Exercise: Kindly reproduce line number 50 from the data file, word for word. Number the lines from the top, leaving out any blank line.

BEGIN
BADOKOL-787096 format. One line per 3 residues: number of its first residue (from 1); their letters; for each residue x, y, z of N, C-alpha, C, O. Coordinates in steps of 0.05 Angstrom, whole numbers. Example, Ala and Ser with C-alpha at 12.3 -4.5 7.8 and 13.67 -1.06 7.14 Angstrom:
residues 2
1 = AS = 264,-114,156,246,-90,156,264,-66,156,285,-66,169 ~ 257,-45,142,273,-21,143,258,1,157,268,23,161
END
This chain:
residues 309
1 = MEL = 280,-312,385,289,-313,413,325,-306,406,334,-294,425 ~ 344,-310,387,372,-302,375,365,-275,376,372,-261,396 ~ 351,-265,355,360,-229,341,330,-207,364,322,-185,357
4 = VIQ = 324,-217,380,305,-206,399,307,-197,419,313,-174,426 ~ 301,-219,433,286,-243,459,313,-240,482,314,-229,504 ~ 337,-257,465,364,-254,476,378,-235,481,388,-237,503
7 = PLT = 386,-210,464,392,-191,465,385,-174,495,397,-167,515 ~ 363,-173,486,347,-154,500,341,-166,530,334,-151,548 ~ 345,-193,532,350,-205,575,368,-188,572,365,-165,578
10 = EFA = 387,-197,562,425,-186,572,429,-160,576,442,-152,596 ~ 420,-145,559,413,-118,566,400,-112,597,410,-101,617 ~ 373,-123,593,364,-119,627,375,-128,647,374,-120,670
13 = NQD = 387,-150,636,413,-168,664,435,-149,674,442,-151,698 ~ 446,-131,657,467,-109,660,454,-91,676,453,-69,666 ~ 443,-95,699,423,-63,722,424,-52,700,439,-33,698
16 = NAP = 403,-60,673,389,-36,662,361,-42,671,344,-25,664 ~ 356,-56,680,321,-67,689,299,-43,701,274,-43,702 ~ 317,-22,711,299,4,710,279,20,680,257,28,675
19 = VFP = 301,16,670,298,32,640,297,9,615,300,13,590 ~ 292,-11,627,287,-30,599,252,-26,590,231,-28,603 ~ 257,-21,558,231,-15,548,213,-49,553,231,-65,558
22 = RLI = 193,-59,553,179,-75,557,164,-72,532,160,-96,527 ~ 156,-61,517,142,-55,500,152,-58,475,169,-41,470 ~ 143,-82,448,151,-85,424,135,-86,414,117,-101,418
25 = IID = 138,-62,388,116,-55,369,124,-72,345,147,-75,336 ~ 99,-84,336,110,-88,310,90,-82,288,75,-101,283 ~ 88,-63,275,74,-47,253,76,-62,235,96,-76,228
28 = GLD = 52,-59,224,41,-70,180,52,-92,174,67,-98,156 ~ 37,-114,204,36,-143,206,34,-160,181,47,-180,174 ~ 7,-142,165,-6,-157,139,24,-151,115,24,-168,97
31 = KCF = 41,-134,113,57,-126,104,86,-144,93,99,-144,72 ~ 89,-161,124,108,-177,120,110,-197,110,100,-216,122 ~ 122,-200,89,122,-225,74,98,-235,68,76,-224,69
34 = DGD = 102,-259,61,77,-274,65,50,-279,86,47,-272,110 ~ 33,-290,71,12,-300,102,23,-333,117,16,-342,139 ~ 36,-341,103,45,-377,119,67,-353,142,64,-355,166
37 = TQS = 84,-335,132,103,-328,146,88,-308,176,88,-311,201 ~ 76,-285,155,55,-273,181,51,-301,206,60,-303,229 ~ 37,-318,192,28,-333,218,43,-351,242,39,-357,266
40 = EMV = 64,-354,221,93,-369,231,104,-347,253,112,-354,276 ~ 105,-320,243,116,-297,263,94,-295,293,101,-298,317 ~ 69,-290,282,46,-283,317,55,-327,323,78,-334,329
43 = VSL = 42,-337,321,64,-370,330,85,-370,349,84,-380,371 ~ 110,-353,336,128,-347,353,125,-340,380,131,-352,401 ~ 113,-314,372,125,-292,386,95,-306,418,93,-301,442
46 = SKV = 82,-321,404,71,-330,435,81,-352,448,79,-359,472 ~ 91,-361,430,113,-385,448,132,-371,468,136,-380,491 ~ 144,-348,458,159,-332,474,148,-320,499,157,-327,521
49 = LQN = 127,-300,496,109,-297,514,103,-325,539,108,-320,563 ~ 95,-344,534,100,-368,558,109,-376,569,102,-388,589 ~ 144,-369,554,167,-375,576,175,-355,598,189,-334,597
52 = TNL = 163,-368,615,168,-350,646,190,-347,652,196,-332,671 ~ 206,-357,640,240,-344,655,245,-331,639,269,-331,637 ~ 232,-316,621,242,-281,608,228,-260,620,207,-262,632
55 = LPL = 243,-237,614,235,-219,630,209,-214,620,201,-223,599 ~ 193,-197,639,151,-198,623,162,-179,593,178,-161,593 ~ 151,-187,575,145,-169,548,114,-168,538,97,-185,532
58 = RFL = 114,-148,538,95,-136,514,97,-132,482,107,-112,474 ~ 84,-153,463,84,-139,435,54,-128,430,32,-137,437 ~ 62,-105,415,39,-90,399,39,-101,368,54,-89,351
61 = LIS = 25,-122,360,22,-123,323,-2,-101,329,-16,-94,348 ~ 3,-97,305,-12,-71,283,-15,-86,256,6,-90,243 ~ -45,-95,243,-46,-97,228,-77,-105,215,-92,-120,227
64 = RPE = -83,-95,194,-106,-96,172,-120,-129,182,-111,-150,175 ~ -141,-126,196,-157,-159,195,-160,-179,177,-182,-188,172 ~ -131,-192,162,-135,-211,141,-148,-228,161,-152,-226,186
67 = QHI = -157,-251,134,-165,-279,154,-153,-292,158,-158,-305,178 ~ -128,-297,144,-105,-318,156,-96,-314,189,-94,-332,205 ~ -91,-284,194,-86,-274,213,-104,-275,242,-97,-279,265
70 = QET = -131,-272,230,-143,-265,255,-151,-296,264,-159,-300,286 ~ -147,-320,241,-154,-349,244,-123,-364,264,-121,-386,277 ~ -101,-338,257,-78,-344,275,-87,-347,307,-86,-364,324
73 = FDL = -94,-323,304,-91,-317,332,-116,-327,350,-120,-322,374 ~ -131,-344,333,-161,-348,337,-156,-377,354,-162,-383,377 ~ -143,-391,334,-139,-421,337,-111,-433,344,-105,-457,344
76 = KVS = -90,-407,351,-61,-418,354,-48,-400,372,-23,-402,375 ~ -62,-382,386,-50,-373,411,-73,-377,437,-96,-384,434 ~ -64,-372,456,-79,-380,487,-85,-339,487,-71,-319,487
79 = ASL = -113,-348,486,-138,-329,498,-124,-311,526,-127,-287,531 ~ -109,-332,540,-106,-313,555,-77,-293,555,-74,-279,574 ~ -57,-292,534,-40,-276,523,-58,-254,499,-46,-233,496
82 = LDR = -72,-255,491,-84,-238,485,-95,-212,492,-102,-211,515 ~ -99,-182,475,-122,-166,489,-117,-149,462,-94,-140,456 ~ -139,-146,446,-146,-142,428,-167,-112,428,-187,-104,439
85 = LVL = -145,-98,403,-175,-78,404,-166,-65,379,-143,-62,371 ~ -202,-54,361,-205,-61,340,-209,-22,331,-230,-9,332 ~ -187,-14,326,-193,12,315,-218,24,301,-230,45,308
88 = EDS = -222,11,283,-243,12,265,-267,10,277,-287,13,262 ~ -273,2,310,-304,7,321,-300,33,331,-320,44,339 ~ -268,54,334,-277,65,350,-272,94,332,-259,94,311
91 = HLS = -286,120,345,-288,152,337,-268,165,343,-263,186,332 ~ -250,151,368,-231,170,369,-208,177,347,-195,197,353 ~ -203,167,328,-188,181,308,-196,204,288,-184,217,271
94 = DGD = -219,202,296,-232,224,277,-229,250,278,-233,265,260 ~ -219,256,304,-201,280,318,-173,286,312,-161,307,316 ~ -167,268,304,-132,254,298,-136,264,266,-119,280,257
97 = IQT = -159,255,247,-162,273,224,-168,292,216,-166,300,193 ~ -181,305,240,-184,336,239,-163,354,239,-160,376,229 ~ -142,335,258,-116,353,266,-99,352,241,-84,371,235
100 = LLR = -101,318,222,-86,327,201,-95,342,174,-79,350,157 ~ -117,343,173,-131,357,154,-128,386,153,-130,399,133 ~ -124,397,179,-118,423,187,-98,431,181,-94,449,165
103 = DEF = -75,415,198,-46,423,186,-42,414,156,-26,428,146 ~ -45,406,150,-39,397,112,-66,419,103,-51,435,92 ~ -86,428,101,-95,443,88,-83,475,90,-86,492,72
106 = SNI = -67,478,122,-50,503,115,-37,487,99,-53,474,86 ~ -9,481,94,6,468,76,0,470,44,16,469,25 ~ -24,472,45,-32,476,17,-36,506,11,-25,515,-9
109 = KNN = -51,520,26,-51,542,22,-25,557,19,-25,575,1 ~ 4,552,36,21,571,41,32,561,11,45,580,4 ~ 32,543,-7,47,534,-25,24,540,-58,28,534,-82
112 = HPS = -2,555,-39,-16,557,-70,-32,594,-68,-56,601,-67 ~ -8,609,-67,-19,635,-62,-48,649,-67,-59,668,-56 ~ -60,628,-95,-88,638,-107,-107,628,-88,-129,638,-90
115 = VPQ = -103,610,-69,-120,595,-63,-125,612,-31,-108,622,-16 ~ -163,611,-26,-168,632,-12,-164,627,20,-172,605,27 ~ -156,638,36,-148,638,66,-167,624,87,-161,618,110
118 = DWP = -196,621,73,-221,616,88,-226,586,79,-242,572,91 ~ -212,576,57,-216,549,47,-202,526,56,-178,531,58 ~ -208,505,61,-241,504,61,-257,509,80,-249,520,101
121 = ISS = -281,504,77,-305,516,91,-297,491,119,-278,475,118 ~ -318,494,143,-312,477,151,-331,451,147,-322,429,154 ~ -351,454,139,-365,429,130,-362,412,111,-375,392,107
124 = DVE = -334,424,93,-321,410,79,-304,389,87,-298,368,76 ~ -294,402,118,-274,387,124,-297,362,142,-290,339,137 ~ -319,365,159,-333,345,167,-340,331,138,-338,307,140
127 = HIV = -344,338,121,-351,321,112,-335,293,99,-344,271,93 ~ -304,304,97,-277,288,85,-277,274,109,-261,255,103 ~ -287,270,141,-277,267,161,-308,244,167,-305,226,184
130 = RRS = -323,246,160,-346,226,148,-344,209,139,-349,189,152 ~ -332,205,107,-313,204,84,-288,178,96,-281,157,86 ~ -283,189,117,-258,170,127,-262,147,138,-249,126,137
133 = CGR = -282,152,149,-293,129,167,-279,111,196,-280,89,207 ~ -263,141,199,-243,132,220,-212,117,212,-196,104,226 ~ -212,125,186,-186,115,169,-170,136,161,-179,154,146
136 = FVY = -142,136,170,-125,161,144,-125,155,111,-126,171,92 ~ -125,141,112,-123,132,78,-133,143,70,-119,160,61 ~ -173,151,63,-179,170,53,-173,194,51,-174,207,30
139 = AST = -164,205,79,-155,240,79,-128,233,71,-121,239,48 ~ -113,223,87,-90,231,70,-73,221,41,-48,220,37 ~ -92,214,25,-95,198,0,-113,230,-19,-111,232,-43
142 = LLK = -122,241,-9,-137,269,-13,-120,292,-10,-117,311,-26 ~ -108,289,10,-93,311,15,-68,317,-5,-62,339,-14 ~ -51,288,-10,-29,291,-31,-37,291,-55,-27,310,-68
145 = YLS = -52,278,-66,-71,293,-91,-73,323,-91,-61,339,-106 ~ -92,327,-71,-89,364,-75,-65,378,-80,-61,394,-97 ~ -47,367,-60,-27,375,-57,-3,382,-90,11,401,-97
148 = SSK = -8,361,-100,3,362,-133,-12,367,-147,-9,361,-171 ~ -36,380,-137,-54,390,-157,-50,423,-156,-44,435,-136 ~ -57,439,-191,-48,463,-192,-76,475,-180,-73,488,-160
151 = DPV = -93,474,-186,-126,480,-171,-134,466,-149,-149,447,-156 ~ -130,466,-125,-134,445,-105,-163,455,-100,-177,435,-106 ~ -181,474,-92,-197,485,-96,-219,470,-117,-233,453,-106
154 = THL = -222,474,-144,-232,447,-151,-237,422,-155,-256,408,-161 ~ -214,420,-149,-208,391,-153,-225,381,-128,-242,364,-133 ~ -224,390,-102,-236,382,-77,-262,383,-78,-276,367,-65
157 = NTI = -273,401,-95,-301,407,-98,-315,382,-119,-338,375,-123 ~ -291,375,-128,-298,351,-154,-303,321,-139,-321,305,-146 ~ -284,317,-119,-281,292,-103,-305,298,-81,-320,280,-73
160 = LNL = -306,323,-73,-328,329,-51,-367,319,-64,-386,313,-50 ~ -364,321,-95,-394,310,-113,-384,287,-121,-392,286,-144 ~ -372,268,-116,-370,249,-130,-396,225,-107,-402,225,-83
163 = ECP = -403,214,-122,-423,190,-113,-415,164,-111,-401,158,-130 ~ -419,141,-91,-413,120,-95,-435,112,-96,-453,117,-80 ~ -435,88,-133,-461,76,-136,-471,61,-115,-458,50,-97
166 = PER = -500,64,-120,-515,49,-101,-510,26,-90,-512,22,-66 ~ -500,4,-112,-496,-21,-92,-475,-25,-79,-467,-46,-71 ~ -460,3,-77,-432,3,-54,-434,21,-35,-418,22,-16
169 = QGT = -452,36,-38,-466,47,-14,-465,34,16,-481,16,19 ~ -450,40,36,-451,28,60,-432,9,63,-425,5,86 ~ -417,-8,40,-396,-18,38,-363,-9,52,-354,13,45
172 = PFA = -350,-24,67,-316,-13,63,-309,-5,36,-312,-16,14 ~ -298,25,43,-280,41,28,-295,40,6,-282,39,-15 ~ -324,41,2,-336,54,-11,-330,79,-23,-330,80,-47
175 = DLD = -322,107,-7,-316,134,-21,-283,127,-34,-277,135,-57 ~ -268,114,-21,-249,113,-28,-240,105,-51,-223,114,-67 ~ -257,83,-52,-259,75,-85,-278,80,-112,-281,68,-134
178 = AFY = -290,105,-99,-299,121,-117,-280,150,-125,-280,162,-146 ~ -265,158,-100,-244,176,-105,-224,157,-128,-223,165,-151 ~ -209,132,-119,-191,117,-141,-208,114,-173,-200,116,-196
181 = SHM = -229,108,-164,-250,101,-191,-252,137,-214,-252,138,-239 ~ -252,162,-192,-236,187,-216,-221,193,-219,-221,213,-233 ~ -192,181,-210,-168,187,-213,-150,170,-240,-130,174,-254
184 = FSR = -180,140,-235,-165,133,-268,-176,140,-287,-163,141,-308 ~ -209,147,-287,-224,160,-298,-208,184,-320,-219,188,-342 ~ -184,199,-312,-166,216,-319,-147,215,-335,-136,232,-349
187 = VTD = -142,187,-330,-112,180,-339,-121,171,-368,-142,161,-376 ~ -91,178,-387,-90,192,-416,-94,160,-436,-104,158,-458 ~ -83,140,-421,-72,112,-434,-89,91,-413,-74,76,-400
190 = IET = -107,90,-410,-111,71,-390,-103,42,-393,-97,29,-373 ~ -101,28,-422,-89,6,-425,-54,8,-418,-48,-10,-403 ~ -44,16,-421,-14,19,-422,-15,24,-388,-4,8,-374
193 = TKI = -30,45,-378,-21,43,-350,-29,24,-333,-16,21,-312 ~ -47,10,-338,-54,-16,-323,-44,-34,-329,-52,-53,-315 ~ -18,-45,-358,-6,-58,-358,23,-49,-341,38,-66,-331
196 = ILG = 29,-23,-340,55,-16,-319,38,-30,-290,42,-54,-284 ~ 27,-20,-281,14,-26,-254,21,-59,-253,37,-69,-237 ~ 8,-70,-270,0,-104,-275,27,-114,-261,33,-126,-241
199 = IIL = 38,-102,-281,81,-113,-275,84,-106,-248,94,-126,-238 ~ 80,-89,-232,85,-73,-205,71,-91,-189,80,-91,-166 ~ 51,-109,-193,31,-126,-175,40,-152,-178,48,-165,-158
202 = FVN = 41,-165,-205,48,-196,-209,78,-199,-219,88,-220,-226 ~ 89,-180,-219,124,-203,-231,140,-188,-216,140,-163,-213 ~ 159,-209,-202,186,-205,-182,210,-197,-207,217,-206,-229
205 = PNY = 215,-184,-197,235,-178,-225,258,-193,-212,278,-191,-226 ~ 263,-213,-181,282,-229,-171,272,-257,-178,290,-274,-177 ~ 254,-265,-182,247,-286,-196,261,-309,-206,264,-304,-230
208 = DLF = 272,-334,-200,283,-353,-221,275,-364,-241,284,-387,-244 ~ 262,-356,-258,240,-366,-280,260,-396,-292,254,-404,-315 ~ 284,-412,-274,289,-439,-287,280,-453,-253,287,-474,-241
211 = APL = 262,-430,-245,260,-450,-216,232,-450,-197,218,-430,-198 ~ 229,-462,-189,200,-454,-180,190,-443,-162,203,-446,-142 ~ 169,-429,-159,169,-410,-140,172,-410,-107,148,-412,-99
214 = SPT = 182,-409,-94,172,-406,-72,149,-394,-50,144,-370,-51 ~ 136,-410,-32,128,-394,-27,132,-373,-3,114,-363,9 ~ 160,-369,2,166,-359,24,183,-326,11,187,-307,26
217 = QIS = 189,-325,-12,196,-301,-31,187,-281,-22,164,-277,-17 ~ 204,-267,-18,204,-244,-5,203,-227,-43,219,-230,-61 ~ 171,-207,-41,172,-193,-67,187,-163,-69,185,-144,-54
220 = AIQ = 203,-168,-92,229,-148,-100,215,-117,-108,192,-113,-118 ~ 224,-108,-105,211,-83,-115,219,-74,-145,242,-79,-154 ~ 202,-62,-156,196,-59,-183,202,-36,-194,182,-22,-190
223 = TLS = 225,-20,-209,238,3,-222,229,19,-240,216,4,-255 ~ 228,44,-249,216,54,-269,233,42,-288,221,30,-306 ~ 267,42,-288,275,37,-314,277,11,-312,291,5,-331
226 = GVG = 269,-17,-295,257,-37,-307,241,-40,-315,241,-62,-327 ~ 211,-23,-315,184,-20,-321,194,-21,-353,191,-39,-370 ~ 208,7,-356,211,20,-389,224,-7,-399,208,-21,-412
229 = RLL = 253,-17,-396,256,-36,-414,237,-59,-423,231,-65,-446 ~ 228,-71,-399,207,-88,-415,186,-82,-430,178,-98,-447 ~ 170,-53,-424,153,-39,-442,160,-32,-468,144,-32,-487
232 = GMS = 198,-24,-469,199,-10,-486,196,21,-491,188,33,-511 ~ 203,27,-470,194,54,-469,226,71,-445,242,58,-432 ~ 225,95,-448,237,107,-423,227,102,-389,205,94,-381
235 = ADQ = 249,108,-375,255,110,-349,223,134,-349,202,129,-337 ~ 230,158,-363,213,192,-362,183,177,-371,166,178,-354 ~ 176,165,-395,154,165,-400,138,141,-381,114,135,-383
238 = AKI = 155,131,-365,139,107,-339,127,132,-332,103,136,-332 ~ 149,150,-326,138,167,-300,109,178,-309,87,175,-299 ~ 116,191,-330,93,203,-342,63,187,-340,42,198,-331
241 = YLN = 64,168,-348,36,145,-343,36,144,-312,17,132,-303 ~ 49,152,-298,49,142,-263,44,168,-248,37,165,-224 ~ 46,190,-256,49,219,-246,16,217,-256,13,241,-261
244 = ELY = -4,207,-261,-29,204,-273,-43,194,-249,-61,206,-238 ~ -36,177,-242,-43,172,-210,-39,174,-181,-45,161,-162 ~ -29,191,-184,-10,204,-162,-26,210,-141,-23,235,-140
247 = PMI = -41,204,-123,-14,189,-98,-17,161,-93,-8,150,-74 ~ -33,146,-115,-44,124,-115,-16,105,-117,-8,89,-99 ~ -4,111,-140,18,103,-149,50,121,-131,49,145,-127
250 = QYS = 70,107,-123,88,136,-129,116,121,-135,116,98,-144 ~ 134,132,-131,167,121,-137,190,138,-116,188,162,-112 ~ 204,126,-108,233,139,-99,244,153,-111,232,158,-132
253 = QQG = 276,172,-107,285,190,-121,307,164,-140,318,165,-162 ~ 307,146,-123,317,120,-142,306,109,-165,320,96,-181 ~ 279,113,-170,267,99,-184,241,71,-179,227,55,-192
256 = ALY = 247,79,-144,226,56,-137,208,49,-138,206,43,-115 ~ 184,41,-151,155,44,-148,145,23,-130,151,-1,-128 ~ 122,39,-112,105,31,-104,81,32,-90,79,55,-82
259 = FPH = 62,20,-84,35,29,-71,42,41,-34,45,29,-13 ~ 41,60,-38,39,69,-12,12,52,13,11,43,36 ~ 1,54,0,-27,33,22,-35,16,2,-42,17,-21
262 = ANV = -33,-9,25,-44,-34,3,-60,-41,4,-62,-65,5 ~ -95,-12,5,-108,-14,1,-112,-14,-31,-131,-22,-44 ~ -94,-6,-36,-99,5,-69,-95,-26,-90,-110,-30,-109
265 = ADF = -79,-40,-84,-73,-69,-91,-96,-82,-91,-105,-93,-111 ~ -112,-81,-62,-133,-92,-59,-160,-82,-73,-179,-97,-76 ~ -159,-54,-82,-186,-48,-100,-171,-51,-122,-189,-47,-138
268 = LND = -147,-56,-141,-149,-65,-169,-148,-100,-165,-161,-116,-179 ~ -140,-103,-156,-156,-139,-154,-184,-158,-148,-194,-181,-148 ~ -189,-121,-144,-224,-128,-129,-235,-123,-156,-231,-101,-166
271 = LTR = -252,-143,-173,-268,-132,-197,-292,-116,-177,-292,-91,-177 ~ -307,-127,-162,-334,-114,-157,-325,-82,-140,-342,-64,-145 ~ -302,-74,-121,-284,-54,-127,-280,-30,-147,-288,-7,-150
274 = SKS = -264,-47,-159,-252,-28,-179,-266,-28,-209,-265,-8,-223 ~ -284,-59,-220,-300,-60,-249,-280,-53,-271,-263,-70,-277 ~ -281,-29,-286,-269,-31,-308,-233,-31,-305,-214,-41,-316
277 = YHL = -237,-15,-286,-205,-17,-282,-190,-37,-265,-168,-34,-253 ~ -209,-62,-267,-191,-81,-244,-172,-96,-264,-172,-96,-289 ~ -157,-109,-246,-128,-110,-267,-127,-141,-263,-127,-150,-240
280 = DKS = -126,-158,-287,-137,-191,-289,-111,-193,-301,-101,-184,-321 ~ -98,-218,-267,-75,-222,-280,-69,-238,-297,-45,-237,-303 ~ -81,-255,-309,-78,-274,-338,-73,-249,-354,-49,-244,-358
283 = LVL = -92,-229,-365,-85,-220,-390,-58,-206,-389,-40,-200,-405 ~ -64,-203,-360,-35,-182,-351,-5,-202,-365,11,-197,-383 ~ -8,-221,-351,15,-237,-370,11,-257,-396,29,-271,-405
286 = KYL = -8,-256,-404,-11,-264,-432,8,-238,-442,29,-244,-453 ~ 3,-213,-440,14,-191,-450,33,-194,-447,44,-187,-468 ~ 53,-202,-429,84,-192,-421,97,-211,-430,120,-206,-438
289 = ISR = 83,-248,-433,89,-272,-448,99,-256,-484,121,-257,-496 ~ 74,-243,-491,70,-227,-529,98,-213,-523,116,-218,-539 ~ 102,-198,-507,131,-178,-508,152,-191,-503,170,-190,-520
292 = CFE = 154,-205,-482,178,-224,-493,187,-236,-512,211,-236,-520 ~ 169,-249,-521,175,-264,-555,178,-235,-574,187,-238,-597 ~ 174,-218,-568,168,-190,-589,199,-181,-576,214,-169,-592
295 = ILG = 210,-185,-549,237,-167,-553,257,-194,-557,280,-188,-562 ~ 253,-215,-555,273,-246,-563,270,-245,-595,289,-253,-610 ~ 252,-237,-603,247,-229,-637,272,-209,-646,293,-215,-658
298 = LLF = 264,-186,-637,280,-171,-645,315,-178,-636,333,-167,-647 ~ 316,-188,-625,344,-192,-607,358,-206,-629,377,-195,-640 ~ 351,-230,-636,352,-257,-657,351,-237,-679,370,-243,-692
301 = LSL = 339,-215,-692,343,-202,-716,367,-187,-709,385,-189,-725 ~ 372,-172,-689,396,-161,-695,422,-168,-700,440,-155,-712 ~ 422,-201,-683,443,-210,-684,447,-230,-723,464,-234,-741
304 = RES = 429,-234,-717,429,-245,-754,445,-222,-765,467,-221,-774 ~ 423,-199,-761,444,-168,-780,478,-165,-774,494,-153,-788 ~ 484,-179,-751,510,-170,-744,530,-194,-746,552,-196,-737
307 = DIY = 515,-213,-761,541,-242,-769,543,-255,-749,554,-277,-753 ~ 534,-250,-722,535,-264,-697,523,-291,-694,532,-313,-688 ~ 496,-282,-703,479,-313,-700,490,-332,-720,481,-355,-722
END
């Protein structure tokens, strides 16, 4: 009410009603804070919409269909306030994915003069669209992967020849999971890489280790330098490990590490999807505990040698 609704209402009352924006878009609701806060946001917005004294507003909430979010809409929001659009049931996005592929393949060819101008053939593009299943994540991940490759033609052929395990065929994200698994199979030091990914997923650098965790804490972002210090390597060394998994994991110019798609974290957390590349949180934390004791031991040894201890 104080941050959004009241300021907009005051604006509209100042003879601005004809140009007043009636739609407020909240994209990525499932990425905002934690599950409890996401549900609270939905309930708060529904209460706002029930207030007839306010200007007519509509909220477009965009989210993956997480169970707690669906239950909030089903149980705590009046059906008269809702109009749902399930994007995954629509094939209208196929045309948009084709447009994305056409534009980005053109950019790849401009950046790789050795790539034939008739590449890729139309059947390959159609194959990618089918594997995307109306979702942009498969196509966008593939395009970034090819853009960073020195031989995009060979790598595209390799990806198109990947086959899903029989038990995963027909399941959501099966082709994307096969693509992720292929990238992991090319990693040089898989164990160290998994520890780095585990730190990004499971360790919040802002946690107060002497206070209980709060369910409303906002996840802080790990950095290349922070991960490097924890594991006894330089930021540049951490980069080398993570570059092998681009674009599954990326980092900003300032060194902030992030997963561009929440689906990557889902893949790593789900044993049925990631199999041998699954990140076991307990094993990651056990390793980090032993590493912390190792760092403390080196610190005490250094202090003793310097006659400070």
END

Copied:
130 = RRS = -323,246,160,-346,226,148,-344,209,139,-349,189,152 ~ -332,205,107,-313,204,84,-288,178,96,-281,157,86 ~ -283,189,117,-258,170,127,-262,147,138,-249,126,137